What the Media has to say.Split Rail, Dual Axis, Snowmobile Ski

In a letter to Rob Wrightman, the president of the Split Rail Ski Mark Lester, the Publisher of Supertrax International Magazine wrote: “To say [the ski] is unique is a huge understatement. Based on looks alone the ski is literally dripping with appeal and bonafide sizzle.”, “you’ve got something here which will improve and further both handling and control on most modern snowmobiles.” and “It’s got great potential to re-write the rules and carve out a new identity for itself in the snowmobile industry.”

How do they Perform

Where to get them

Manufactured in Canada, home to the birthplace of snowmobiling, the only way to purchase a set for yourself is to contact Split Rail Ski directly. If you made up your mind and you’ve decided these are a ‘must have’ item for this snowmobile season,  Split Rail can be contacted at:

Sales & Product Testing
1-888-771-9872
1-705-645-9872
Box 191
Bracebridge, ON
P1L1T6
markw@splitrailski.com
http://www.splitrailski.com

What do I think

With an emphatic thumbs up from the president of Snowtrax Magazine and the Split Rail Ski claims to “eliminate darting” with the catch phrase “‘It’s like Riding on Rails ‘ No longer just a Figure of Speech… … It’s a Reality” it’s difficult not to buy into the promise of a better handling ride however, the near $800 price tag may be a bit limiting to the masses though. I would love to get a set of these on my sled for a season and tell you hands down you’ve got to get a pair. But, unfortunately for Split Rail Ski my sled is only a year old so I don’t have a need for a new set of skis. If for some reason I damaged a ski however I would definitely be replacing it with the Split Rail Ski. My guess is the manufacturing costs are comparable to existing skis and, I wouldn’t be surprised if one of the big four snowmobile manufacturers would be interested in purchasing either the patent or manufacturing rights. Maybe we’ll see these or something similar on future factory production sleds. The Split Rail Ski is eye candy for your snowmobile that not only looks good but claims to perform as good as they look.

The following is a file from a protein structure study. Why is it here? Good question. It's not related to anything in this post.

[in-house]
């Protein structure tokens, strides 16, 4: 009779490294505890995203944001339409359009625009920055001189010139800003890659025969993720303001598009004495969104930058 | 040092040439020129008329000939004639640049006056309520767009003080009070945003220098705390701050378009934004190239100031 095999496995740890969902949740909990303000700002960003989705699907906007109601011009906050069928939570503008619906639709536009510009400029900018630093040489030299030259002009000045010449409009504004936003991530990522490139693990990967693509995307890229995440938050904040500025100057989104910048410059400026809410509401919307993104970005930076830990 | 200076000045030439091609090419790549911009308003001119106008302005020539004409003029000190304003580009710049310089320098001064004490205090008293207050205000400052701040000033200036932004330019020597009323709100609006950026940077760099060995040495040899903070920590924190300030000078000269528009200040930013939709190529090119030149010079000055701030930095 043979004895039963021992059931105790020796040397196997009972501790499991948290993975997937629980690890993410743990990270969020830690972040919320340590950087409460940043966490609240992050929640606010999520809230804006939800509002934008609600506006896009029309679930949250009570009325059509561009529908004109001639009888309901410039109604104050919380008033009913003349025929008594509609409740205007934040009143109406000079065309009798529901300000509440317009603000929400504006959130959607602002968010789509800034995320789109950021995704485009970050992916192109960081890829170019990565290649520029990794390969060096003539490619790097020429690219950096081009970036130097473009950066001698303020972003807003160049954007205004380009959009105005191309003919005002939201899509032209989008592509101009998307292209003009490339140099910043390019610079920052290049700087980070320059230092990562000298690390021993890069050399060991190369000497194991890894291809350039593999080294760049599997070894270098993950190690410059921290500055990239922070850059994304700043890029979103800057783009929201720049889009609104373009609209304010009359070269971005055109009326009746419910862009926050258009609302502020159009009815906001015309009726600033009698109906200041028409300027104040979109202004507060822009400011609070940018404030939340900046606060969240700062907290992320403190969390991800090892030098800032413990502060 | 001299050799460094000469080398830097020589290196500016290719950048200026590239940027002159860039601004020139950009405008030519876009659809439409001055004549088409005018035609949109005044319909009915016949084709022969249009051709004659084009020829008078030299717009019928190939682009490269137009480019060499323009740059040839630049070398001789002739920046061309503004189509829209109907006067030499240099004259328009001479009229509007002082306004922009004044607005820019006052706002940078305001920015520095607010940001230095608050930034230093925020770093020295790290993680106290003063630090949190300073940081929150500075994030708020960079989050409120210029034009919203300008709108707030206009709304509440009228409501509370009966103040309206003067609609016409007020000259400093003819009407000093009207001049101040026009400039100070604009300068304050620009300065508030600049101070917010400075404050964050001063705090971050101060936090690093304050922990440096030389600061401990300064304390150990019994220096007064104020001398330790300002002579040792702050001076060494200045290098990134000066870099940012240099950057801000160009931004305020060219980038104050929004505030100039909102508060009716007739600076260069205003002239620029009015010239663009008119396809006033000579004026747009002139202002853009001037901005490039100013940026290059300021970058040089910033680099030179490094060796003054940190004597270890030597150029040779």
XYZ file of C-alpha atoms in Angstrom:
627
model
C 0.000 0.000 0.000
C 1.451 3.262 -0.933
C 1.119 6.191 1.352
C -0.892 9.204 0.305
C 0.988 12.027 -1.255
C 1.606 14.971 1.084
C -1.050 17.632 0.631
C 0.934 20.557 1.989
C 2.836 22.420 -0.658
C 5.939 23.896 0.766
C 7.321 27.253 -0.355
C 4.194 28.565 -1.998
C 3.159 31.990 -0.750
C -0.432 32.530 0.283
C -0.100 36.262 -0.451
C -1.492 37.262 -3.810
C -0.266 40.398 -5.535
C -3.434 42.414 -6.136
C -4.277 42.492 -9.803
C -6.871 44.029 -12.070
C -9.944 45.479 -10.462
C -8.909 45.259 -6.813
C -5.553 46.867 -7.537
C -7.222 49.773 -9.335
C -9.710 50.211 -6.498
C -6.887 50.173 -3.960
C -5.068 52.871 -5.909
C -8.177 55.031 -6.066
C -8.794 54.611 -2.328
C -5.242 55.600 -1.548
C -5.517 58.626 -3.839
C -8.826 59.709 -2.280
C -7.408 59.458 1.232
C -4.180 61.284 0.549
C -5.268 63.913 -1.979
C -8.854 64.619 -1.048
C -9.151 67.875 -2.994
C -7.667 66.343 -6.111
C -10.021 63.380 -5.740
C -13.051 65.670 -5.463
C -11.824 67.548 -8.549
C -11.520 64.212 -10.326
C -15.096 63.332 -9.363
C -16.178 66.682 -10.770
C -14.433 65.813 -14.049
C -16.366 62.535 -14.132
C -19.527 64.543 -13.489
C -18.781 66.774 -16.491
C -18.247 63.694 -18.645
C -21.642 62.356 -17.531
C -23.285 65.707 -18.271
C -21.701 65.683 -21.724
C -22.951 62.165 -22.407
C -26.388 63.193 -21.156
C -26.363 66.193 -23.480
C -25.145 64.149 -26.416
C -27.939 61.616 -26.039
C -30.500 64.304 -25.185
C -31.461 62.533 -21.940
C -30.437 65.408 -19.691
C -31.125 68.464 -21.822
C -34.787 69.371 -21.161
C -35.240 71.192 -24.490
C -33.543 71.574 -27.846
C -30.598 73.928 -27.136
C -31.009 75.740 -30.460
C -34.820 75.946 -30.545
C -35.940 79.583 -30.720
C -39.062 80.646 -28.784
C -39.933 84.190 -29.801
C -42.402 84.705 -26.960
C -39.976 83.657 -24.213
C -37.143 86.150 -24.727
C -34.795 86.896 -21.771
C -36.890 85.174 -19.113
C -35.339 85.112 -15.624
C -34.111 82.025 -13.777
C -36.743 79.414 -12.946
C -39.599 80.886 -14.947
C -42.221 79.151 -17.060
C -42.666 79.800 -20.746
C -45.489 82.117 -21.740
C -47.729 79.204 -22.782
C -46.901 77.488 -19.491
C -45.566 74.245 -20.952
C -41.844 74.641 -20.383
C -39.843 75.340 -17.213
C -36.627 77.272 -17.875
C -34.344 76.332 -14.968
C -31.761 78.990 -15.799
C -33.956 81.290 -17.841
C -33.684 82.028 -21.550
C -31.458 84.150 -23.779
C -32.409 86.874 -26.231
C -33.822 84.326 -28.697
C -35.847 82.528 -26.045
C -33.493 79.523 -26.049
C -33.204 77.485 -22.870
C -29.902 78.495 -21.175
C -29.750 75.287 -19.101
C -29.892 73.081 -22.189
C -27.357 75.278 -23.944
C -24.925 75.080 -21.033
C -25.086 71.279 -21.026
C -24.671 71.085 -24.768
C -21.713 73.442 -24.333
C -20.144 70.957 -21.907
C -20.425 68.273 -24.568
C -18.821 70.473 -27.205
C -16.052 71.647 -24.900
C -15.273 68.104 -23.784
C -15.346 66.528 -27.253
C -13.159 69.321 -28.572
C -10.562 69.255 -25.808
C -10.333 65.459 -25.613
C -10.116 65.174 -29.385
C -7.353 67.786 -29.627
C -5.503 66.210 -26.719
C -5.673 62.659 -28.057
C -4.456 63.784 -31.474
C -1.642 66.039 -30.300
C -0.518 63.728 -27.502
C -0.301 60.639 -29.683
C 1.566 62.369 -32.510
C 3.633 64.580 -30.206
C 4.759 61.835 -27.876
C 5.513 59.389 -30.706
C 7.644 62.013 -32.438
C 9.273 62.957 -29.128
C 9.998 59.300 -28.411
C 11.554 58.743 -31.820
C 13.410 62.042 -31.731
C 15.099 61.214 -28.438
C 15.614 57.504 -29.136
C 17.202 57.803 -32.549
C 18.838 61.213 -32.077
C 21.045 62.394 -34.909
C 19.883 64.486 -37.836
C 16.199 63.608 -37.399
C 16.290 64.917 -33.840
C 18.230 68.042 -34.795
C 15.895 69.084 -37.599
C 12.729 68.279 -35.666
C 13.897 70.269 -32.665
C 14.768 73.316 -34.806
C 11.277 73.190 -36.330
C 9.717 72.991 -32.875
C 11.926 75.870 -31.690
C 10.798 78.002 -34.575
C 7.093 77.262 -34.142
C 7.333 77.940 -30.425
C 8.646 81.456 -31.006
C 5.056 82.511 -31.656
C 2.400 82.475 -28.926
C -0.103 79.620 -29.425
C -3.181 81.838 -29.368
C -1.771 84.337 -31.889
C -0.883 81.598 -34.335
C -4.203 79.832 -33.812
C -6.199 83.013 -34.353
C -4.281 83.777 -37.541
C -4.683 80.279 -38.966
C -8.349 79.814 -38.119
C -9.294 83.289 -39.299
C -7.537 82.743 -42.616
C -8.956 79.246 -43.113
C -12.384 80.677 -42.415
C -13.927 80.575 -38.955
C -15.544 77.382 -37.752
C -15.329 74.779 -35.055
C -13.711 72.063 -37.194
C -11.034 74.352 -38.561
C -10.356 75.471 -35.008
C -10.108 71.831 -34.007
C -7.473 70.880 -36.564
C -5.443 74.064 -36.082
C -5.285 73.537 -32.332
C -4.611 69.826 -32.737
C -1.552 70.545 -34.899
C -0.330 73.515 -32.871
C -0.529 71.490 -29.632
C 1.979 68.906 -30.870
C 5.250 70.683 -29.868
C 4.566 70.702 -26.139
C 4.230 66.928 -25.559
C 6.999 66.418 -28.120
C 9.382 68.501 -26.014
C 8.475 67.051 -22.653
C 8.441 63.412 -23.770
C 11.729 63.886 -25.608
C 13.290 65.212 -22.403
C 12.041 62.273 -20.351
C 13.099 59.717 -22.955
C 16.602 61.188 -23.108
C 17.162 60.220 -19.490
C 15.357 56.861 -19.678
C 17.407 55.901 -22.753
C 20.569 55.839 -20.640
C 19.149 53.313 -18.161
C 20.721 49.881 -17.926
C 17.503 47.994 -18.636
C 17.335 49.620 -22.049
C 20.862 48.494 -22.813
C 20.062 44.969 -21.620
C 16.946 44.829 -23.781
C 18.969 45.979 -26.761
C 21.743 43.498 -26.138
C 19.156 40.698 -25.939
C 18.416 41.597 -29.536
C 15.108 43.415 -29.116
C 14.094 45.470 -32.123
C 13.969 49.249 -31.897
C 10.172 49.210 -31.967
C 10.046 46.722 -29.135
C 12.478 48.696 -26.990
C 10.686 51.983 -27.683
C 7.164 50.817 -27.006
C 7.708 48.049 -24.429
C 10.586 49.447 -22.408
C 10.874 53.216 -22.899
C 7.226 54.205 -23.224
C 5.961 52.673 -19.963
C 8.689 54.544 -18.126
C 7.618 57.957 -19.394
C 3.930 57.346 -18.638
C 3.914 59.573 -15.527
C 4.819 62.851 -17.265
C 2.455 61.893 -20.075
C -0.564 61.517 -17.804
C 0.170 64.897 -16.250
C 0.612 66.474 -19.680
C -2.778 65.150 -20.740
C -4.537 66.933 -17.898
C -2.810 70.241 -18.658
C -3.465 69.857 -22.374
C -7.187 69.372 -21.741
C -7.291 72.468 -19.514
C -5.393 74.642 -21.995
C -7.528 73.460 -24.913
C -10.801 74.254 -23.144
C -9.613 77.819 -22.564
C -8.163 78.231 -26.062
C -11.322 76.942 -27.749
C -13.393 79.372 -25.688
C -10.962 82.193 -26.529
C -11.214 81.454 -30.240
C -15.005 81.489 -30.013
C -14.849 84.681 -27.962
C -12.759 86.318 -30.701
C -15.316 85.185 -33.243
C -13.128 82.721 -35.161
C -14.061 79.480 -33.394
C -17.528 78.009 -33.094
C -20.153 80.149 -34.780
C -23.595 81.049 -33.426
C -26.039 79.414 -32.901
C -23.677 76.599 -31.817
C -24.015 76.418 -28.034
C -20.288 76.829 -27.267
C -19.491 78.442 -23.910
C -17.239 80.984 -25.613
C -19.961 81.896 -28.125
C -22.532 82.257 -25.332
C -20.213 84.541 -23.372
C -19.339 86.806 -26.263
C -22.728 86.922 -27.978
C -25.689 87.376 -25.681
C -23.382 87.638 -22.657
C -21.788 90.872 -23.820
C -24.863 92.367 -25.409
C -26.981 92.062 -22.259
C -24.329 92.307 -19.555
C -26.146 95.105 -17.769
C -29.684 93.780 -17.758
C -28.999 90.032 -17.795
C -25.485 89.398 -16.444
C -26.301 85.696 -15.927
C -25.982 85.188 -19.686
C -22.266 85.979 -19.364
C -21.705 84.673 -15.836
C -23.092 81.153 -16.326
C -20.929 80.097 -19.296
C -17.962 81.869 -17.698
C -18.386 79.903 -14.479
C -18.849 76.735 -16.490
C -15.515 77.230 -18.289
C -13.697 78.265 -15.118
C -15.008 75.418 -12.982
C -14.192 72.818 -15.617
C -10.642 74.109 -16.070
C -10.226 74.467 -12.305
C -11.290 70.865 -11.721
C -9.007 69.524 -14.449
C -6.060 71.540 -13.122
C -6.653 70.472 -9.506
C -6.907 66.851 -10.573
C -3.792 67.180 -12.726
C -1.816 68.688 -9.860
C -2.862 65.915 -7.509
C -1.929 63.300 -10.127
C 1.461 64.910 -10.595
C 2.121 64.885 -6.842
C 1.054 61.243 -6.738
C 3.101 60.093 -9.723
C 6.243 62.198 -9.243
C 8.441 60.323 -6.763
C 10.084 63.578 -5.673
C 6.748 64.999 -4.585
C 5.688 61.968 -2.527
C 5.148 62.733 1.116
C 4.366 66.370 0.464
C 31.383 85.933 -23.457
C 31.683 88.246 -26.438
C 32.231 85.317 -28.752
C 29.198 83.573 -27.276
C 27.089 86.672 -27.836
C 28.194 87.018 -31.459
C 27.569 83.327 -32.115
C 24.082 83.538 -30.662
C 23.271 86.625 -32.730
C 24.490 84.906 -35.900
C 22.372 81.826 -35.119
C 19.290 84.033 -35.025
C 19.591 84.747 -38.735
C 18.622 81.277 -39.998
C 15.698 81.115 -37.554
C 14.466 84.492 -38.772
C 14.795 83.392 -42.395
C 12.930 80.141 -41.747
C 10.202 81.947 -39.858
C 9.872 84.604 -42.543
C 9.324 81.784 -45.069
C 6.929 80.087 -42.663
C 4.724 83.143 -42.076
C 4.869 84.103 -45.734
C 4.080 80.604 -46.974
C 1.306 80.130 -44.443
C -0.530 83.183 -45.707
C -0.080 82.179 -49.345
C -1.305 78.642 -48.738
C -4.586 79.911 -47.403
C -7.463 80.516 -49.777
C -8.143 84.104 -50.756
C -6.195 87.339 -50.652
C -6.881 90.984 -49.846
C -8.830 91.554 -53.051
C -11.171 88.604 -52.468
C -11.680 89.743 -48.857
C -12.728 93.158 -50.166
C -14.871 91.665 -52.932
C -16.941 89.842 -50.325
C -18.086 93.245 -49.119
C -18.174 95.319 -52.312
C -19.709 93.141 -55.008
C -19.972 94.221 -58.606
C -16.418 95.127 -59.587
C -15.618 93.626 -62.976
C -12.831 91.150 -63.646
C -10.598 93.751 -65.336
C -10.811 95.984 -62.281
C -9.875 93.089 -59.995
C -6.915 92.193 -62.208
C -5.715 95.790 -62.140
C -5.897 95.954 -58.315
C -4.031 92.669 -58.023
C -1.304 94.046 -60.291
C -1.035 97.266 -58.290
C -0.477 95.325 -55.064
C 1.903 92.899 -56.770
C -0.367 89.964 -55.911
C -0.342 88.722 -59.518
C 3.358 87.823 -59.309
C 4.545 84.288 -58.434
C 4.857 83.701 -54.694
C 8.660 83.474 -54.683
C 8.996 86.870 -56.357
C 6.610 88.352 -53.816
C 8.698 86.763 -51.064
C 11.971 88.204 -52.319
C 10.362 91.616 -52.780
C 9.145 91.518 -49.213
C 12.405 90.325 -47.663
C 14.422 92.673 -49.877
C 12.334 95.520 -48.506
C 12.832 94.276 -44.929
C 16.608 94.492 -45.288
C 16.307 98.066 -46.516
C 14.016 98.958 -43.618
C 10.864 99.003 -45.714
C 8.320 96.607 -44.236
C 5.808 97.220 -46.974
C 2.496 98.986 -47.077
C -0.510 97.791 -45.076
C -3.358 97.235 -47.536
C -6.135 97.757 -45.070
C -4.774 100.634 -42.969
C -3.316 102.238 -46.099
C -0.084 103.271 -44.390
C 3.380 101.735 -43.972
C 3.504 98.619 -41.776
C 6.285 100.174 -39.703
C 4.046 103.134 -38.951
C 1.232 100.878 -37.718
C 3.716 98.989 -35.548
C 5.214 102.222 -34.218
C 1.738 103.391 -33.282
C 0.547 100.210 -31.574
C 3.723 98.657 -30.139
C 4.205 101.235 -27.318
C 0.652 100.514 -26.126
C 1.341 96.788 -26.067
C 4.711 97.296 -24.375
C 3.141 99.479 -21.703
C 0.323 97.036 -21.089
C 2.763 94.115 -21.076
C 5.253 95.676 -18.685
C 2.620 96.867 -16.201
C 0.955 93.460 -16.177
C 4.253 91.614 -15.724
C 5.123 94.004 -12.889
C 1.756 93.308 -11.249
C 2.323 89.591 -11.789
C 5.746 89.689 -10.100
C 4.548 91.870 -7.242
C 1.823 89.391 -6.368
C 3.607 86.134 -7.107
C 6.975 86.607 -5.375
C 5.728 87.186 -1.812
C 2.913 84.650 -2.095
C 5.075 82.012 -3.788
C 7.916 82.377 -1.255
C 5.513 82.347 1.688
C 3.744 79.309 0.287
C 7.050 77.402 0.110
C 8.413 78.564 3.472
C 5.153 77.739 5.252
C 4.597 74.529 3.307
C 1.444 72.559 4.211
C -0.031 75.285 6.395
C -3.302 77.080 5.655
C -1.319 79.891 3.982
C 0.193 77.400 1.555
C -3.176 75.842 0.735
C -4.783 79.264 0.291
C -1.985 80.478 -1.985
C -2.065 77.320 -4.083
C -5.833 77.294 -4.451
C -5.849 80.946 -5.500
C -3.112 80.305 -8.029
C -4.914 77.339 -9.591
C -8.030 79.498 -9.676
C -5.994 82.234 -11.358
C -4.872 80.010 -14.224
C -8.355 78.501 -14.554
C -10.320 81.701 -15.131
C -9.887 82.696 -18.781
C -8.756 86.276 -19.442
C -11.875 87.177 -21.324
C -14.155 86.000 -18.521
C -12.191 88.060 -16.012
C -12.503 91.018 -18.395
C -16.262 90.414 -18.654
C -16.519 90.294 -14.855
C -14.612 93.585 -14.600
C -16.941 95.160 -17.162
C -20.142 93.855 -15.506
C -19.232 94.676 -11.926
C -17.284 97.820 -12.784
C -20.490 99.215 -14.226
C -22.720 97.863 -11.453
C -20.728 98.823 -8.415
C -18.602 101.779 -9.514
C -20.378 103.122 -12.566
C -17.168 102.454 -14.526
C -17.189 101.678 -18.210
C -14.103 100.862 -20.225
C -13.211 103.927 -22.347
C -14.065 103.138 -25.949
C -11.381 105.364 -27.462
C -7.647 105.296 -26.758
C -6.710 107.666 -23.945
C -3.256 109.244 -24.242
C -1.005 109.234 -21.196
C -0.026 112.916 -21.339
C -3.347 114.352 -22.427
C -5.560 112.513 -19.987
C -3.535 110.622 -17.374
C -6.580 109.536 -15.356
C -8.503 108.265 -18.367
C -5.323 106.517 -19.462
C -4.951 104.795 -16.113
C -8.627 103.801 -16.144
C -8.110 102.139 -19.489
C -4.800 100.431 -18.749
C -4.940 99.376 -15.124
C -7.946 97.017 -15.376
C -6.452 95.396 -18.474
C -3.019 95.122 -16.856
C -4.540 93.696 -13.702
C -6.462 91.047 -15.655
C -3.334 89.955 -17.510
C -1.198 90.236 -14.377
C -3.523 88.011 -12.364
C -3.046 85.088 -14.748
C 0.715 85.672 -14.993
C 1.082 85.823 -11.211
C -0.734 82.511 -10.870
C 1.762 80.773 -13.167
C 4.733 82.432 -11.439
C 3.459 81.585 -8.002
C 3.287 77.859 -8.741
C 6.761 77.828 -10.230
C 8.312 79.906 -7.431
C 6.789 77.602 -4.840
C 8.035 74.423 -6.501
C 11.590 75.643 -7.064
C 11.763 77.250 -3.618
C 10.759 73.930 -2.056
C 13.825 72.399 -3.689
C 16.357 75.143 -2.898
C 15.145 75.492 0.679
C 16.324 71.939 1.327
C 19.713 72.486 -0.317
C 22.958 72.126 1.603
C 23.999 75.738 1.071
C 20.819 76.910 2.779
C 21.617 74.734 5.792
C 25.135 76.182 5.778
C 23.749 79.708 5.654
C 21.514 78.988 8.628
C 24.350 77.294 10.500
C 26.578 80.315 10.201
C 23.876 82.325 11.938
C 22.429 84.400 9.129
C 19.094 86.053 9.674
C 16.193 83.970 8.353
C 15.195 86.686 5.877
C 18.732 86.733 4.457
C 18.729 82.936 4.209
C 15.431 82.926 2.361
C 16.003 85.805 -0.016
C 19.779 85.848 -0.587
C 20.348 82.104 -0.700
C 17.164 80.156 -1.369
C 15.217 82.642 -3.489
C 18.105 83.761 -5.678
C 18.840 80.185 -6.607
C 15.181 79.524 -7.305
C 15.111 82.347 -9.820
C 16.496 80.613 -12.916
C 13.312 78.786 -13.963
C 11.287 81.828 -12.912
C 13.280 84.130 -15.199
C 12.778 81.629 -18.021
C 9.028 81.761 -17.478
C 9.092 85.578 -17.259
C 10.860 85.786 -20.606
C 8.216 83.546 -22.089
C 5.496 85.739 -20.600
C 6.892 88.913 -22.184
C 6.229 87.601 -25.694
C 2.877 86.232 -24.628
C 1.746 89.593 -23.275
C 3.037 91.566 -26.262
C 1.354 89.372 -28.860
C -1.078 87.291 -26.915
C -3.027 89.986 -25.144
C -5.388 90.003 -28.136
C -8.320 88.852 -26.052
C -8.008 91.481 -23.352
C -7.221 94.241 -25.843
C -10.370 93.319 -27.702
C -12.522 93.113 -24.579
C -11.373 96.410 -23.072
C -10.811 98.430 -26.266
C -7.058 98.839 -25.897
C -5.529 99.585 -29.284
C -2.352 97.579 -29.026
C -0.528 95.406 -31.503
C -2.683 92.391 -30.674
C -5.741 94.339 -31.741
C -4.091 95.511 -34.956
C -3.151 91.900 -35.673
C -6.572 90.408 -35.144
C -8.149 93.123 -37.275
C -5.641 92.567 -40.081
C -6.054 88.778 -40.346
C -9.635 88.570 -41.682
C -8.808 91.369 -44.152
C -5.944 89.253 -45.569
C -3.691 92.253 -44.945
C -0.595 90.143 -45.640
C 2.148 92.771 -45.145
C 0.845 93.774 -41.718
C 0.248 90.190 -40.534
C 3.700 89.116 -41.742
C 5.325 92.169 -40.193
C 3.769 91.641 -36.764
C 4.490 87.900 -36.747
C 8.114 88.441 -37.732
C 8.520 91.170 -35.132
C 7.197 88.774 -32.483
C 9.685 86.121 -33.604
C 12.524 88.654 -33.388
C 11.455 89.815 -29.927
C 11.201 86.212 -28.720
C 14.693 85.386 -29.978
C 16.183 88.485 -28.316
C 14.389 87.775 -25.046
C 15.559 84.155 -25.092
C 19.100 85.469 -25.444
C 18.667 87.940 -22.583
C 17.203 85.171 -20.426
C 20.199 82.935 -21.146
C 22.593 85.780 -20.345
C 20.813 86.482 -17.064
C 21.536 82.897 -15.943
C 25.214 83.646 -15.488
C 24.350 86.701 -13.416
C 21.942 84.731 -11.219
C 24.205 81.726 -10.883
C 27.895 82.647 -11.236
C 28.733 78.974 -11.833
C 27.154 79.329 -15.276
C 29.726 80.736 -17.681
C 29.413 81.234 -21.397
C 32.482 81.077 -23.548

While at the Big East Powersports Show in Syracuse, NY I spoke with the Split Rail Ski folks and inquired about the possibility of demoing the product. There are many places around the country where the big four manufacturers( Arctic Cat, Polaris, Skidoo and Yamaha ) provide demo rides. I always attend the Snodeo at Colebrook, NH. Maybe next year Split Rail Ski will attend and provide demo sleds so interested would be buyers can ‘kick the tires’.

If you get a chance to ride a sled with Split Rail Skis or if you’ve purchased a pair, I’d be really interested to hear about your experience and get your opinions.

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Hello World!

September 24, 2010 Leave a comment

As a student of Computer Science and an I.T. Professional by trade, I think the ‘Hello World!’ heading couldn’t be more appropriate for my first post, which is why I’m certain the WordPress developers provide the first post for you and it is why I’m keeping it. To all the folks that ‘Get there GEEK on’ I know you hear me. For the rest of you you’ll have the move past this one. To plagerize JEEP. ‘It’s a GEEK thing, you wouldn’t understand’, but that’s no reason to be sad. See – Project Gorilla